UPDATE: The first cruise line to resume cruises in the Caribbean has cancelled all further sailings in 2020 after passengers tested positive for Covid-19 on the first cruise after a pandemic-related hiatus.
A statement from SeaDream Cruises said "SeaDream has decided to cancel sailing for the remainder of 2020 after positive Covid-19 test results. Multiple negative PCR tests were required before the guests boarded, but this was not sufficient to prevent Covid-19 on board. SeaDream successfully operated more than 20 sailings during the pandemic (in Norway) without any cases and further improvements were made to protocols before the Barbados season. The company will now spend time to evaluate and see if it is possible to operate and have a high degree of certainty of not getting Covid. Seven guests and two crew members have tested positive for Covid-19 by Barbados health authorities."
Those who tested negative have been allowed to return home.
As Sunday Times cruise editor Sue Bryant wrote in a blog post, "Finally, on Saturday, the Barbados Government gave the go ahead for those of us who tested negative to fly home. Those who were ill - seven passengers in total - were placed in isolation faciltiies in Barbados."
Friday 13 November
A statement from SeaDream Yacht Club said the luxuxry cruise line’s SeaDream I cruise ship had returned to port in Barbados after passengers on board tested positive in rapid Covid tests.
"Immediately after performing the preliminary rapid Covid test on board and receiving the assumptive positive results, SeaDream advised local health authorities and set in motion its Covid response protocols to protect guests and crew," the cruise line reported.
"The ship’s medical staff have tested all crew members and all tests have come back negative. SeaDream is currently retesting all guests."
Sunday Times cruise editor Sue Bryant, who is on the cruise, told Passenger Ship Technology "There are six cases, five from one group of six and one other person. The original case is in hospital for observation."
Ms Bryant is in quarantine as are all passengers and what SeaDream called "non-essential" crew. She said the results from yesterday’s passenger tests were not yet available.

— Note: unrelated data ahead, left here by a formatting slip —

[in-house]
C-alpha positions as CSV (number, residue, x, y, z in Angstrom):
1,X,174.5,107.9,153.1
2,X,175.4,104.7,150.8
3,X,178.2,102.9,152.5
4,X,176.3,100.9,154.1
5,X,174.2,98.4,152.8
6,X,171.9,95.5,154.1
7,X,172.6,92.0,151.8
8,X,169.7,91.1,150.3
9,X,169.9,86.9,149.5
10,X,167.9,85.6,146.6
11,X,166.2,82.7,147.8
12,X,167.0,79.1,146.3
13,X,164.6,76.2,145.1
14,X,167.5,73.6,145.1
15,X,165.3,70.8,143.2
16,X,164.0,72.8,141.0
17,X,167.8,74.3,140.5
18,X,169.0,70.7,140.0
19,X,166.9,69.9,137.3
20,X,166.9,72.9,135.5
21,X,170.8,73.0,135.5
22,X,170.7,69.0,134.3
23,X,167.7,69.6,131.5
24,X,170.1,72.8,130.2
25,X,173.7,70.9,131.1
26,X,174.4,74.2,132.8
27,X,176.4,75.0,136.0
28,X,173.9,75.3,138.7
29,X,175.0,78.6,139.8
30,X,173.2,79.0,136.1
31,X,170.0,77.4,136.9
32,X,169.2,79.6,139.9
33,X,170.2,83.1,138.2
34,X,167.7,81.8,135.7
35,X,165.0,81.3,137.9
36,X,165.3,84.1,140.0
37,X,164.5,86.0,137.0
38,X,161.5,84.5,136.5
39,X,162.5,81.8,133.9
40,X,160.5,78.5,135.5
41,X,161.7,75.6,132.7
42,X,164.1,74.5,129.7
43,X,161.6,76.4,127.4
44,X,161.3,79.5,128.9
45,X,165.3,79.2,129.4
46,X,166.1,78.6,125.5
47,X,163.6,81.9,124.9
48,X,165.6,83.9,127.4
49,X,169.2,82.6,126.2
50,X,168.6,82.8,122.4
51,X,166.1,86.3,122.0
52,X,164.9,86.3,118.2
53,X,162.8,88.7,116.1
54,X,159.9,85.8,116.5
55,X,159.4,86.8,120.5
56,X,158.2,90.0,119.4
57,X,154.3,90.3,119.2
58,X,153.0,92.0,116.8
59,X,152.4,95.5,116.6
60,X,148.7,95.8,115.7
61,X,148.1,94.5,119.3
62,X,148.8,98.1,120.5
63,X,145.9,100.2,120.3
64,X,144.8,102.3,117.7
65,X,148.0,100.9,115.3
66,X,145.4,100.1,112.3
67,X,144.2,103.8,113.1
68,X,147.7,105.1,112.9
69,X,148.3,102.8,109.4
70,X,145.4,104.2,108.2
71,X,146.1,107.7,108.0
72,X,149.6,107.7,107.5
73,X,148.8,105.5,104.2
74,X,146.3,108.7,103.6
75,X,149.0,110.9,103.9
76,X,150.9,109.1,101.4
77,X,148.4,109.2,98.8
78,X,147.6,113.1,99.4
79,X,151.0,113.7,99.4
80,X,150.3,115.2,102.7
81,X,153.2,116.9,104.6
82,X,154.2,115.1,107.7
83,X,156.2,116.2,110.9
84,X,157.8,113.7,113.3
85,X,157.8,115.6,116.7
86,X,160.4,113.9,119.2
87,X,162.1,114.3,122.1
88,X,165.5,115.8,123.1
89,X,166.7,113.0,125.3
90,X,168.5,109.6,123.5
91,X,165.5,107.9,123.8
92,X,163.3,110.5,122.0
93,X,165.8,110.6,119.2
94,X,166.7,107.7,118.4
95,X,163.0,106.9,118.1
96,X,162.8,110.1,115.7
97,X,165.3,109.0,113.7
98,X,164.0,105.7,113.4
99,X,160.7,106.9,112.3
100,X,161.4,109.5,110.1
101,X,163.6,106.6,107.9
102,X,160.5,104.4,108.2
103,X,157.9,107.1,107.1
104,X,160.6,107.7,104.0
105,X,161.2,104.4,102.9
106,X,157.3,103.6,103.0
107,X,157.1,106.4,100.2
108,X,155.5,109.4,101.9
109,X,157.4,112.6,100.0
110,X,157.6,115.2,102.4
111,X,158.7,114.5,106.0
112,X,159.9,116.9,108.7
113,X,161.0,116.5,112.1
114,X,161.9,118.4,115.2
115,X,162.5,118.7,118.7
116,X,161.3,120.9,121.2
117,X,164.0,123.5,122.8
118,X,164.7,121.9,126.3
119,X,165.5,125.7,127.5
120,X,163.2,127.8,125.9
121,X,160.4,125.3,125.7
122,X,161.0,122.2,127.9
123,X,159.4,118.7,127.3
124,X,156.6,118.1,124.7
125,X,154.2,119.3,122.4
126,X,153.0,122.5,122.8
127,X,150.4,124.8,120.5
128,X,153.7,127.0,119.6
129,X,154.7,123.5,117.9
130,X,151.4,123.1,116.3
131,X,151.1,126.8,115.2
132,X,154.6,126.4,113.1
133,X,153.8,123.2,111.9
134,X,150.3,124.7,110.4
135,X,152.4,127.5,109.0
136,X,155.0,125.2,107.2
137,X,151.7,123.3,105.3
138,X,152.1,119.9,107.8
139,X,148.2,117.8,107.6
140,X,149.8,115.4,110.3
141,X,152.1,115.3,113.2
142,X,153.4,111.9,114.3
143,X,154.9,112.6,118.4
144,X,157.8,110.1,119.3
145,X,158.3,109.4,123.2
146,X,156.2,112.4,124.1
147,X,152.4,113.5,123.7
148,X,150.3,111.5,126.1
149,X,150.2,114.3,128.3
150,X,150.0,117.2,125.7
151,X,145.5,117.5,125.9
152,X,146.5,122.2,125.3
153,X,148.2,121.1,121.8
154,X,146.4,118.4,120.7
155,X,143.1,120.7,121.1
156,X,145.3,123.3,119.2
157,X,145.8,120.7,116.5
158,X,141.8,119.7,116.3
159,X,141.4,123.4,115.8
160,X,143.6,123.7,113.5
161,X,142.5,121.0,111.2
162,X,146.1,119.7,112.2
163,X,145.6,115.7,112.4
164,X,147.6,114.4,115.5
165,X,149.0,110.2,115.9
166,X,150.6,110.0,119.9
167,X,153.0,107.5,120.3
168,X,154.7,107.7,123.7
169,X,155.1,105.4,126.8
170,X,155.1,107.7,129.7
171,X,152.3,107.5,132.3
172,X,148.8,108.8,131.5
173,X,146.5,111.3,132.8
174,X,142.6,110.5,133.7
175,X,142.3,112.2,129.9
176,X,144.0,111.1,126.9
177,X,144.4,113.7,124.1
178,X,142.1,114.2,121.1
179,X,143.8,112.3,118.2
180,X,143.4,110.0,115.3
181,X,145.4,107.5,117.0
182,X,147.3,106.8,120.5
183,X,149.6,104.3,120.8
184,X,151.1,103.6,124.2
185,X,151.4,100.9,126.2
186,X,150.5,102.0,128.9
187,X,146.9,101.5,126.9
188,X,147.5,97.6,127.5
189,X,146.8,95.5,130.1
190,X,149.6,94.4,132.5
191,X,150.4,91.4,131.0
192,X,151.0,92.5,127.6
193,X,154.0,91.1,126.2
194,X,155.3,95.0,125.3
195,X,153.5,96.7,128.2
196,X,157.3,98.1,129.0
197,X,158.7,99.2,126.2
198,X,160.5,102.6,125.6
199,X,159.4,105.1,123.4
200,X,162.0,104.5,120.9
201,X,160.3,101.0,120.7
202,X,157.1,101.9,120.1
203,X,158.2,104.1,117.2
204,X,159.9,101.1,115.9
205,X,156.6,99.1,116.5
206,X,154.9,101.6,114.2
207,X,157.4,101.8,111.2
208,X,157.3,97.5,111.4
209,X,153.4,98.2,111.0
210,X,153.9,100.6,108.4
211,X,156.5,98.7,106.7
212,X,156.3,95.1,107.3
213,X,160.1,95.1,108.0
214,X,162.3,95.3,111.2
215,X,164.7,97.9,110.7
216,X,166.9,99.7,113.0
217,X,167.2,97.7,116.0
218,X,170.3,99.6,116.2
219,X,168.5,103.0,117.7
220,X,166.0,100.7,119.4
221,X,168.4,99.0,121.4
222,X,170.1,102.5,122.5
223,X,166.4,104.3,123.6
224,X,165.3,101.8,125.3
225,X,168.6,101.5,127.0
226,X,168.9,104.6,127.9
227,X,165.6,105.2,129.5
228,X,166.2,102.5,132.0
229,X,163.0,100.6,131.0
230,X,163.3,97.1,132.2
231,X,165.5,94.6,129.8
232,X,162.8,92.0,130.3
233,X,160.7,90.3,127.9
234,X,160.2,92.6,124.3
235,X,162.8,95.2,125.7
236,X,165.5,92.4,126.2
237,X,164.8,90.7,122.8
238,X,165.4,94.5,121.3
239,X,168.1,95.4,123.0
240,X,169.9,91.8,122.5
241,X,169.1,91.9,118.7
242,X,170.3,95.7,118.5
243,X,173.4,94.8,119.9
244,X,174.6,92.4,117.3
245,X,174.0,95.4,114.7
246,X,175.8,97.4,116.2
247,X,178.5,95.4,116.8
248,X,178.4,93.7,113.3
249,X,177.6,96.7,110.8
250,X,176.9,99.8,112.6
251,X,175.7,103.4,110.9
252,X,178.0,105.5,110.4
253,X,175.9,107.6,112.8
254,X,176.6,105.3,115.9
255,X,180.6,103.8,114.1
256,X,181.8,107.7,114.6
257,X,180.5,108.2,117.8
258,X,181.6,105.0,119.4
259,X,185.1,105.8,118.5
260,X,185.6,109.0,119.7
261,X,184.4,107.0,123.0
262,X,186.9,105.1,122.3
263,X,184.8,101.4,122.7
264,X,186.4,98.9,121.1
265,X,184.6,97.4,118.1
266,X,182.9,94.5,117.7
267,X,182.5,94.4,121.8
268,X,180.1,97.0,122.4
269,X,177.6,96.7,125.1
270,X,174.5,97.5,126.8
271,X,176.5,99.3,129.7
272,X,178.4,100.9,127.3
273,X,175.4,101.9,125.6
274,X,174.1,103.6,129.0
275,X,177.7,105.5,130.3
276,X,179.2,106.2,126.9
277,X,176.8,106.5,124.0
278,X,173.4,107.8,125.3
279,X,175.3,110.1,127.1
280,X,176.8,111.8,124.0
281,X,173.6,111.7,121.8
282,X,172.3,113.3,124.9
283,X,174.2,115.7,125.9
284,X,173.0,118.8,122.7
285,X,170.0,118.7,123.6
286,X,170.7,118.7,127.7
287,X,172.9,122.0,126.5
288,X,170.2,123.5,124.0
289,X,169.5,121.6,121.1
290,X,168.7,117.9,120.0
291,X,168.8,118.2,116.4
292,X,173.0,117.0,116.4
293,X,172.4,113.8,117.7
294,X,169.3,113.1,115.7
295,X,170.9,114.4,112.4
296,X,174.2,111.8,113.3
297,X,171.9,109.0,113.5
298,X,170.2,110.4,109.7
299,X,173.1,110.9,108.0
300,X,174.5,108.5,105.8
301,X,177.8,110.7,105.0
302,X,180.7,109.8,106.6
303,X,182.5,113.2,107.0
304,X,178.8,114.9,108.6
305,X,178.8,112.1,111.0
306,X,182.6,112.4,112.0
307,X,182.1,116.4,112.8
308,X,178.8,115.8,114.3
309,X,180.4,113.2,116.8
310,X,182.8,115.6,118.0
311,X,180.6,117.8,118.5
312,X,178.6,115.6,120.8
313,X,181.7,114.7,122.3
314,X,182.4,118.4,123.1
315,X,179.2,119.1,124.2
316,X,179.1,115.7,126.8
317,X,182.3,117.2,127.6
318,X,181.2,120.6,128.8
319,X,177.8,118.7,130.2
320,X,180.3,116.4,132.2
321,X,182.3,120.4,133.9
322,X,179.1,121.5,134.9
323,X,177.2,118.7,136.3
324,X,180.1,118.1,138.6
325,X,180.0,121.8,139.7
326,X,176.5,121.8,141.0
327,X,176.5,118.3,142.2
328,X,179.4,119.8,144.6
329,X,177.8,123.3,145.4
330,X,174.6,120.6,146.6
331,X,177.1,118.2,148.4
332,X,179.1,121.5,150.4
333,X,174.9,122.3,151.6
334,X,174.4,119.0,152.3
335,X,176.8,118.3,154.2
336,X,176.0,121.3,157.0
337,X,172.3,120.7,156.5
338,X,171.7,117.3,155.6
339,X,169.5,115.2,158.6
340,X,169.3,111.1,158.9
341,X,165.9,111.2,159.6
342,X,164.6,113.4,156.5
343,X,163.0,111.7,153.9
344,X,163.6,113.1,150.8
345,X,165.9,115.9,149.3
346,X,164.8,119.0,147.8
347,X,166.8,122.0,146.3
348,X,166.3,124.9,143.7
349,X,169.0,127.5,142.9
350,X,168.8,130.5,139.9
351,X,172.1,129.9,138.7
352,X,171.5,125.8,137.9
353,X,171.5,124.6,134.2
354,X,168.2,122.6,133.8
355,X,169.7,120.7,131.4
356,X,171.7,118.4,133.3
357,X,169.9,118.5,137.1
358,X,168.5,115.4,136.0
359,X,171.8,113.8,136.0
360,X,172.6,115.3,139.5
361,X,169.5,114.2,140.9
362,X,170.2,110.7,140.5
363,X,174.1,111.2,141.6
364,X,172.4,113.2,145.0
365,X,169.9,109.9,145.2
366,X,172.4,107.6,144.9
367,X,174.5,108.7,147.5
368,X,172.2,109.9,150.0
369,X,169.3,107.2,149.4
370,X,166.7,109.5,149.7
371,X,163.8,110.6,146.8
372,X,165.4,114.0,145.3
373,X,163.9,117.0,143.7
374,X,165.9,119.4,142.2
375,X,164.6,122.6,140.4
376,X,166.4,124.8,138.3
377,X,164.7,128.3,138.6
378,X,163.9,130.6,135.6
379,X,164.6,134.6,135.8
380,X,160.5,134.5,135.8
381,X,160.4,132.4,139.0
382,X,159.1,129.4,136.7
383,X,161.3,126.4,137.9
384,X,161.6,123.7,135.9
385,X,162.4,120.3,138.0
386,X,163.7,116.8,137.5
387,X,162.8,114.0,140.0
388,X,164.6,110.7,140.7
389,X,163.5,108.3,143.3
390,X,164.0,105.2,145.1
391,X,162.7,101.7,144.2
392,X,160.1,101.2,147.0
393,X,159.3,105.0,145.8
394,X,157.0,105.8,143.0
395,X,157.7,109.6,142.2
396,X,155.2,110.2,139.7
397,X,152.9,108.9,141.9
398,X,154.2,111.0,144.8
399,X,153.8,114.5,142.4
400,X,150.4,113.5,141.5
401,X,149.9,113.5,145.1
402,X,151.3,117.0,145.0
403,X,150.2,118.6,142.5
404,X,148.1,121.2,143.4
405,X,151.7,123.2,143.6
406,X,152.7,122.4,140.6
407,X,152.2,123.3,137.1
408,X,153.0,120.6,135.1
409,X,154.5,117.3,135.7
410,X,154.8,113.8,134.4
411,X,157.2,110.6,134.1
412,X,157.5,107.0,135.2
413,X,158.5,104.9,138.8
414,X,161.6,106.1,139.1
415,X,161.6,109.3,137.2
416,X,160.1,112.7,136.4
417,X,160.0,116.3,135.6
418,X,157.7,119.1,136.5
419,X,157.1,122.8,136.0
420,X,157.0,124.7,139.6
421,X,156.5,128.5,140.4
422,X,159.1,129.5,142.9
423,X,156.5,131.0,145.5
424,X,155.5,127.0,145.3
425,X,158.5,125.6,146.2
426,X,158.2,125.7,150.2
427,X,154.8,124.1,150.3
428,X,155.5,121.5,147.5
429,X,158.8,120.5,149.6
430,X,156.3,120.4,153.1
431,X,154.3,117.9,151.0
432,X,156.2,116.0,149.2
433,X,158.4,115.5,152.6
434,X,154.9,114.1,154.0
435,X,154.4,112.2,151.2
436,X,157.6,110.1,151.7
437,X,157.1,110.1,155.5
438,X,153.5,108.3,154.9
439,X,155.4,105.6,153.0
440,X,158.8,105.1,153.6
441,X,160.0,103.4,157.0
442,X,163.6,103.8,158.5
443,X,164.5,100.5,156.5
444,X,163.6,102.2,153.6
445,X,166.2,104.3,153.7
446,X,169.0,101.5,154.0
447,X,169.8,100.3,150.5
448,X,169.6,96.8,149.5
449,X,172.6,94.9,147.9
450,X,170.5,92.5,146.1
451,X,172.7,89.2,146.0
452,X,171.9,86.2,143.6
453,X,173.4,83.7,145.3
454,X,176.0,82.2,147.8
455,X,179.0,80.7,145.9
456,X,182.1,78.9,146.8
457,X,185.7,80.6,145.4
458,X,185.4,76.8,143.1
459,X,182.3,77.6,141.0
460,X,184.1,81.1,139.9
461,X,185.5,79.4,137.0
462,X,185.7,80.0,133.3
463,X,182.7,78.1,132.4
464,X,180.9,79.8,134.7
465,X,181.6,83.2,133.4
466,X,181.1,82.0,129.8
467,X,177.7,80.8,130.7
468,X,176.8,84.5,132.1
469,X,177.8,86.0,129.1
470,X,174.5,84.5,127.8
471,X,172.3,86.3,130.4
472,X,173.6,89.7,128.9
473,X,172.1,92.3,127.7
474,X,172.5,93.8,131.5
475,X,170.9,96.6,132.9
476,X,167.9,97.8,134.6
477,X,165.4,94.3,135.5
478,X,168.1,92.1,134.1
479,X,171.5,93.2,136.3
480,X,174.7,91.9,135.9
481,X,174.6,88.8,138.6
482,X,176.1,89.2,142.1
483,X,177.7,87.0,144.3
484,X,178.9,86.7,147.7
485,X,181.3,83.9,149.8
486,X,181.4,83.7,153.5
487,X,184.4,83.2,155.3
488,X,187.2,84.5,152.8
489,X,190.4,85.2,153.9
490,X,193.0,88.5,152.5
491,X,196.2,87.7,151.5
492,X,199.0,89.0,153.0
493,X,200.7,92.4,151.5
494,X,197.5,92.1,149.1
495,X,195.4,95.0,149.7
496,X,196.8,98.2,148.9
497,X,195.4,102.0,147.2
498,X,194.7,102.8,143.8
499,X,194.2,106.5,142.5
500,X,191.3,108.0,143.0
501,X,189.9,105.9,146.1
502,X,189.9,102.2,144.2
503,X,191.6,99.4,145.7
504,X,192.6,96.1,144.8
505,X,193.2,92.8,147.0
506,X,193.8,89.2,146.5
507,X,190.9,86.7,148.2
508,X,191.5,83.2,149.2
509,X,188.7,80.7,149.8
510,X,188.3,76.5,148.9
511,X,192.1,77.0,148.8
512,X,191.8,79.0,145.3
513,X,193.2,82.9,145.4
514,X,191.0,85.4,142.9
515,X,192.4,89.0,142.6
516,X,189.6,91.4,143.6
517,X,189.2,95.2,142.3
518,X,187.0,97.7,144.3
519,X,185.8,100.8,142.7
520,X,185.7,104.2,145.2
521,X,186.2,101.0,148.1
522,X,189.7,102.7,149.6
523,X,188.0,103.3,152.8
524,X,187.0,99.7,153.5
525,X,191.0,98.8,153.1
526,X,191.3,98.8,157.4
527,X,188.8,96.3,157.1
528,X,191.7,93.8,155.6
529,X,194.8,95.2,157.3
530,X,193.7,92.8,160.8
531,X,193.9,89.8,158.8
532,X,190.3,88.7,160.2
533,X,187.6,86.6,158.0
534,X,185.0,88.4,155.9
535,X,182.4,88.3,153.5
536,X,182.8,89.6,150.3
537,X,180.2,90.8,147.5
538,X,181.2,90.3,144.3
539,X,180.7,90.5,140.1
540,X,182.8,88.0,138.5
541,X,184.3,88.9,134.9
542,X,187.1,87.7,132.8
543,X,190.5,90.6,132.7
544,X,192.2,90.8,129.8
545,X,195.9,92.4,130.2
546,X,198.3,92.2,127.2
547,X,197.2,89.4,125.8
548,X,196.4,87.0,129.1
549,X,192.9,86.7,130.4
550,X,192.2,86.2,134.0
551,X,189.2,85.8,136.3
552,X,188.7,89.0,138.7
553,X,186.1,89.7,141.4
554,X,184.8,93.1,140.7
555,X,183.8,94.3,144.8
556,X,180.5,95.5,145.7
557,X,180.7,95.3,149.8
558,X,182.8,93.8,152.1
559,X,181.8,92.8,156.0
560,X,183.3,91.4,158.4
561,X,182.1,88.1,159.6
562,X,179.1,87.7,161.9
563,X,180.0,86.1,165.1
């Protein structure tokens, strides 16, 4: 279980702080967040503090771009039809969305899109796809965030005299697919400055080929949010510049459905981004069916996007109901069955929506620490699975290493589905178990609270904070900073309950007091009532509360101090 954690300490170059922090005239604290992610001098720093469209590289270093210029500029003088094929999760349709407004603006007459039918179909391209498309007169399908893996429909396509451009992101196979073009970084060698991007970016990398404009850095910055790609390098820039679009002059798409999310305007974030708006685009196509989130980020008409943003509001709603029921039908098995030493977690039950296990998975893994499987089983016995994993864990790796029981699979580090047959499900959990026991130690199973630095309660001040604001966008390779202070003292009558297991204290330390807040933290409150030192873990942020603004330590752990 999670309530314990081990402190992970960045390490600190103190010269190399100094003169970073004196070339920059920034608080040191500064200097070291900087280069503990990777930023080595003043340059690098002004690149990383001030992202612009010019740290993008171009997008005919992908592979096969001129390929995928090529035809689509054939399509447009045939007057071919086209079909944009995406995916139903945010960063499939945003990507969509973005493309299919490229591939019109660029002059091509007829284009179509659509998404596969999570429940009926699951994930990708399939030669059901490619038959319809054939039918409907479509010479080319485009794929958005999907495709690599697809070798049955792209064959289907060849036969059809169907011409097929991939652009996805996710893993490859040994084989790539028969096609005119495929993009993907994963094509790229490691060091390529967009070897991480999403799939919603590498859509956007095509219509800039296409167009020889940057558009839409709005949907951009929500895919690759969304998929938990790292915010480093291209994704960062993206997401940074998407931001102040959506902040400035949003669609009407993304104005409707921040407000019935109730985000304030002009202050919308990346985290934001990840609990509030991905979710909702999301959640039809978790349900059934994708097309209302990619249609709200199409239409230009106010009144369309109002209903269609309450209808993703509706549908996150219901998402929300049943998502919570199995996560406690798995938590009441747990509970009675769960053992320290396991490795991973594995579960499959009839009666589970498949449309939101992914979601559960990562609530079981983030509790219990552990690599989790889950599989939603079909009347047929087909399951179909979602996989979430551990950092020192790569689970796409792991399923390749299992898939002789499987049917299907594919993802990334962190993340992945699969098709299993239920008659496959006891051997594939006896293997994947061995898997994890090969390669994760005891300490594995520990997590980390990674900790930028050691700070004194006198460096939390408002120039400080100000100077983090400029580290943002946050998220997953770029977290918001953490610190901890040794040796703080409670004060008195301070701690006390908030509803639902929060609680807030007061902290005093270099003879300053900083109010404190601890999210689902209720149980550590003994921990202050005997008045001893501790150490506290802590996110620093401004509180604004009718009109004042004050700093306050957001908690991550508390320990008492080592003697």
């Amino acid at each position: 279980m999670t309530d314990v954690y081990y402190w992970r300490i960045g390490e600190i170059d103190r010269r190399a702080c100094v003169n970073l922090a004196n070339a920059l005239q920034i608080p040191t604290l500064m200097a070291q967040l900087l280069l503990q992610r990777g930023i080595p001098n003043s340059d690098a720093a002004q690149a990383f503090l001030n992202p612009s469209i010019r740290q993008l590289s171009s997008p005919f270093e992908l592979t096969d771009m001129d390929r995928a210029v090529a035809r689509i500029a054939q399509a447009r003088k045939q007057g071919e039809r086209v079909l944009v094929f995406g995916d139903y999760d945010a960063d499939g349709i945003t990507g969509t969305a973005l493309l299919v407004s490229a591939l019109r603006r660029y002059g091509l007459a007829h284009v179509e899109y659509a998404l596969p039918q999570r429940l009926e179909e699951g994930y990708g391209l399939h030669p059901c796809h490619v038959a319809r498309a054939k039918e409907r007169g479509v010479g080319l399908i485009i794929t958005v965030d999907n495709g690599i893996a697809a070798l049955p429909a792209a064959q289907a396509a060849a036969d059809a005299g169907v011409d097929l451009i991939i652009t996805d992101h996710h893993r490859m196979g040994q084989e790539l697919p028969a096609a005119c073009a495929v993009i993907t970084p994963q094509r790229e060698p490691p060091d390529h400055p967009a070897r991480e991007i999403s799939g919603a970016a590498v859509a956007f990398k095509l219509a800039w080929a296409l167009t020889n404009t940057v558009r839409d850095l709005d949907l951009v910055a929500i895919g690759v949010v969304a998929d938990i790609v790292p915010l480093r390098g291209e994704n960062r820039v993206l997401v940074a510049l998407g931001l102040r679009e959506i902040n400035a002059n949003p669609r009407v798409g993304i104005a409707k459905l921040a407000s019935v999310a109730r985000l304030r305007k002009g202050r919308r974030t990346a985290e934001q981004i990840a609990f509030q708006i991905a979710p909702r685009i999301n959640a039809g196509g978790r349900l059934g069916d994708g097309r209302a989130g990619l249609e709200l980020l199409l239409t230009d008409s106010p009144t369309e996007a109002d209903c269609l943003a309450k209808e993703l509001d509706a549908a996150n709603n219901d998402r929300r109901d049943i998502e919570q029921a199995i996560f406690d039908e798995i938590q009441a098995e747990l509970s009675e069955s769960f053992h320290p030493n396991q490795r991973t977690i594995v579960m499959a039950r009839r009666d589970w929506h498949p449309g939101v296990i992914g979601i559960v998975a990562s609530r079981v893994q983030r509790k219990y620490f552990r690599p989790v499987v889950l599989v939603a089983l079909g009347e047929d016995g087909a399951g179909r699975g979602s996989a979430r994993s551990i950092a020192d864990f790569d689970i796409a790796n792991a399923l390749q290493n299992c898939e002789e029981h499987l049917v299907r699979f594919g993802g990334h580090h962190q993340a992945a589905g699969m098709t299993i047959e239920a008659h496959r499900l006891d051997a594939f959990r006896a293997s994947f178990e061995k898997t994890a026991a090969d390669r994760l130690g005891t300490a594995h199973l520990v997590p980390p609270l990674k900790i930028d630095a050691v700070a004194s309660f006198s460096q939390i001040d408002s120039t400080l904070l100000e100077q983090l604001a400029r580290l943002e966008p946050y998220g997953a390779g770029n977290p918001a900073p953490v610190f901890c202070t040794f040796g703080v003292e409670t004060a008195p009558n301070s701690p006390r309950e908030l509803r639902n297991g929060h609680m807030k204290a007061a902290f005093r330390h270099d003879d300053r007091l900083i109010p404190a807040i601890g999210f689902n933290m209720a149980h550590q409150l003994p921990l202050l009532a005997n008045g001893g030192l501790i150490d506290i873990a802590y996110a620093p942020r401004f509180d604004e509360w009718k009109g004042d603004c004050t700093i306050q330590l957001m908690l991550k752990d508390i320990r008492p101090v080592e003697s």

"No idea yet whether we can fly home tomorrow," Ms Bryant said. "The next cruise is definitely cancelled."
In a blog on a cruise travel website Ms Bryant recounted the levels of testing required for passengers, with all passengers requiring a negative test within 72 hours of travel and then being tested again before boarding the vessel.
The initial positive test on board came a few days into the cruise, when a passenger requested a test upon feeling unwell a day ahead of a shipwide scheduled test.
"Subsequent testing turned up five positive tests within [an] American group traveling together, as well as one person with antibodies, which signifies a recent infection," Ms Bryant recounted.
SeaDream has been the first line to resume cruises in the Caribbean as well as the first to resume cruises in Norway in what it called its "summer season".
“After completing a successful summer season in Norway, we implemented even stricter health and safety protocols for our Barbados winter season. All guests were tested twice prior to embarkation and we are in the process of retesting guests.” SeaDream executive vice president Andreas Brynestad said “We are working closely with local health and government authorities to resolve this situation in the best possible way. Our main priority is the health and safety of our crew, guests, and the communities we visit.”
SeaDream said it is awaiting authorisation from Barbados authorities to disembark passengers.